Cranked up in high "AbFab" style, Joanna Lumley walks off with the few honors available in "Mad Cows," an occasionally entertaining but hopelessly jumbled attempt to translate Aussie-born Kathy Lette's absurdist novel about single motherhood to the bigscreen. Short runs in undiscerning ranches, followed by a rapid trip to video pastures looks the best bet for this bovine comedy, whose caricatured portrait of Brits may go down better in Lette's native land than in the U.K., where it was roundly rapped by critics.
Cranked up in high “AbFab” style, Joanna Lumley walks off with the few honors available in “Mad Cows,” an occasionally entertaining but hopelessly jumbled attempt to translate Aussie-born Kathy Lette’s absurdist novel about single motherhood to the bigscreen. Short runs in undiscerning ranches, followed by a rapid trip to video pastures looks the best bet for this bovine comedy, whose caricatured portrait of Brits may go down better in Lette’s native land than in the U.K., where it was roundly rapped by critics.
Topliner Anna Friel, an actress ever in need of a strong helmer, is dull as Maddy, a young Aussie living in London who’s arrested for shoplifting, dumped by the upper-crust Alex (Greg Wise), who is the father of her young baby, and sent to jail. A daytime TV star flirting with a career in politics, Alex is anxious to appear as Mr. Clean and marry into the gentry.
Help for Maddy comes in the form of Gillian (Lumley), a penniless aristocrat on the run for credit card fraud who agrees to mind Maddy’s kid while she breaks out of jail and gets even with Alex. The problem is that, while in jail, Maddy unwittingly signed papers allowing her baby to be adopted by a childless couple of crazies. And when out of jail, she falls for handsome Lothario Alex all over again.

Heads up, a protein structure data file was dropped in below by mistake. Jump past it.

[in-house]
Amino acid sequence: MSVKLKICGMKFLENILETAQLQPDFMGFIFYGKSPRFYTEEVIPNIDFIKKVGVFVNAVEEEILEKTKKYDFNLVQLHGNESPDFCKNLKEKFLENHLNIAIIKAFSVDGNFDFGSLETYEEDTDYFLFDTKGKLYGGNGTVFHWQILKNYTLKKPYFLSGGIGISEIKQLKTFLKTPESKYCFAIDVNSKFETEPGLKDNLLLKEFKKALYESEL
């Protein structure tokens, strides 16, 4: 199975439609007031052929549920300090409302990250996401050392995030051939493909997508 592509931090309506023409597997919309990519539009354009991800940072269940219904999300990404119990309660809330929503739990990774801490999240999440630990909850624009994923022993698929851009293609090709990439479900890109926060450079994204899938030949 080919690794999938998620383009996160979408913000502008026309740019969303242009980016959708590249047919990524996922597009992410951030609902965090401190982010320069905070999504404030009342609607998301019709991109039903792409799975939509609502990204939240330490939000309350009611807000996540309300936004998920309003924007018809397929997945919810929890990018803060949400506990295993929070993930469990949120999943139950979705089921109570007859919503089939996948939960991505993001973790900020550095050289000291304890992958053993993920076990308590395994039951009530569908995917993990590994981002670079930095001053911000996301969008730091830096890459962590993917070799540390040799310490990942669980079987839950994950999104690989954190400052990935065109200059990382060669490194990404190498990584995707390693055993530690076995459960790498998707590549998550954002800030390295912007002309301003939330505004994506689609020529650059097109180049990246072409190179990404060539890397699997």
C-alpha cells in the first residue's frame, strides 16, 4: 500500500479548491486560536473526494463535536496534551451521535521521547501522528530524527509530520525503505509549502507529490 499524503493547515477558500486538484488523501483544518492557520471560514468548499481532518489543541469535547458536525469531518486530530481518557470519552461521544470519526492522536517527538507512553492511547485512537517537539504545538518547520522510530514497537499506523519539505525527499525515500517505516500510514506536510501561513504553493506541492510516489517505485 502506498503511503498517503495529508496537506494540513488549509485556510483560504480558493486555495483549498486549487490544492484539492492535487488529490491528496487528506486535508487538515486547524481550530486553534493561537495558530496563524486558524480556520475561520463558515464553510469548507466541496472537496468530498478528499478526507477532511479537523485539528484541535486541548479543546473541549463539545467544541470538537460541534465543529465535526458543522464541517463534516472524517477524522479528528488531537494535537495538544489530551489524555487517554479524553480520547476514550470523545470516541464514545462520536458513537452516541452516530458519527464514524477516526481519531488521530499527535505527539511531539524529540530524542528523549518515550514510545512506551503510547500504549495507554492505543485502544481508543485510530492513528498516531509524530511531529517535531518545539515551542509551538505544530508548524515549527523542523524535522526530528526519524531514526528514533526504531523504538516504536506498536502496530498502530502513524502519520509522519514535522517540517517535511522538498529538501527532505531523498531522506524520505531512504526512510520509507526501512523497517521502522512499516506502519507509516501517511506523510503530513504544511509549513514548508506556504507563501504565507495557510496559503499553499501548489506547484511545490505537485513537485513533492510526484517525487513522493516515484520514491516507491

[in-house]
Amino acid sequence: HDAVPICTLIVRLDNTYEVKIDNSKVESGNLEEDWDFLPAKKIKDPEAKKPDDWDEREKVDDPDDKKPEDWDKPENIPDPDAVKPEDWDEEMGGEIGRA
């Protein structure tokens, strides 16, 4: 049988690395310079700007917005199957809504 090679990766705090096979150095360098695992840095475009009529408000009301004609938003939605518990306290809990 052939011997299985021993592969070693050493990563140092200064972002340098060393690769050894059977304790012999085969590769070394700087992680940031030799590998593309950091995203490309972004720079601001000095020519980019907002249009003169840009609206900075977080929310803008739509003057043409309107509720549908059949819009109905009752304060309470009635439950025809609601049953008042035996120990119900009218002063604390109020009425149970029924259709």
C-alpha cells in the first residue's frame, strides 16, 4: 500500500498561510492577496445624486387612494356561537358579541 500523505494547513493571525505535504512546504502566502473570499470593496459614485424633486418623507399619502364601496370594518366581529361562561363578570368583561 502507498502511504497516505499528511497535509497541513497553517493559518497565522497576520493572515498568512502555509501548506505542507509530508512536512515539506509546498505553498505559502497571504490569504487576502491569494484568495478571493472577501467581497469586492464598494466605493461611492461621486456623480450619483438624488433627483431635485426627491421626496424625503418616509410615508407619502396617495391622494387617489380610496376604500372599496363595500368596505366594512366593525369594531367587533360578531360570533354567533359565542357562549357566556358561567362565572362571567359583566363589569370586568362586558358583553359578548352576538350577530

Lette’s one-liner strewn dialogue, effective on the printed page, needs more stylish handling and directorial framing than it receives from Sara Sugarman, a former actress and shorts helmer making her feature film debut. Lumley simply switches into her “Absolutely Fabulous” mode and gets away with it; others, like Anna Massey as the jail shrink and Nicholas Woodeson as a gross cop, mug ridiculously.
Friel, though sporting a spot-on Aussie accent, shows no real gift for verbal or physical comedy, and pic loses impetus when she’s onscreen. Whenever Lumley takes over, however, “Mad Cows” briefly hits its stride as the aging but purposeful Gillian cons her way into an expensive hotel, makes a half-hearted attempt to get a job (“Something from 12 to 1, with an hour off for lunch”), and eventually finds herself discovering maternal instincts for Maddy’s kid. The classy thesp even manages to bring off a grubbily shot sex scene with panache (“No fellatio. It clogs my sinuses”).
Apart from Phyllida Law as Alex’s snooty mom, Lumley is the only player not left stranded by Sugarman’s direction, which thrashes around between “Carry On”-like comedy, exaggerated Brit stereotypes and technical trickery (speeded-up action, romantic slow motion, etc.).
Even the look of the film is all over the place, varying from bright poster colors to everyday realism, with Pierre Aim’s lensing at times slick and colorful, at times amateurishly lit like a ’70s British low-budgeter. Mark Thomas’ original score overdoses on the romantic side while a selection of 27 pop numbers wallpapers the rest of the pic.
A host of local media personalities, including Harrod’s owner Mohamed Al Fayed, cameo briefly, though their appearances will be lost on offshore auds. Lette herself pops up in a baby shop sequence.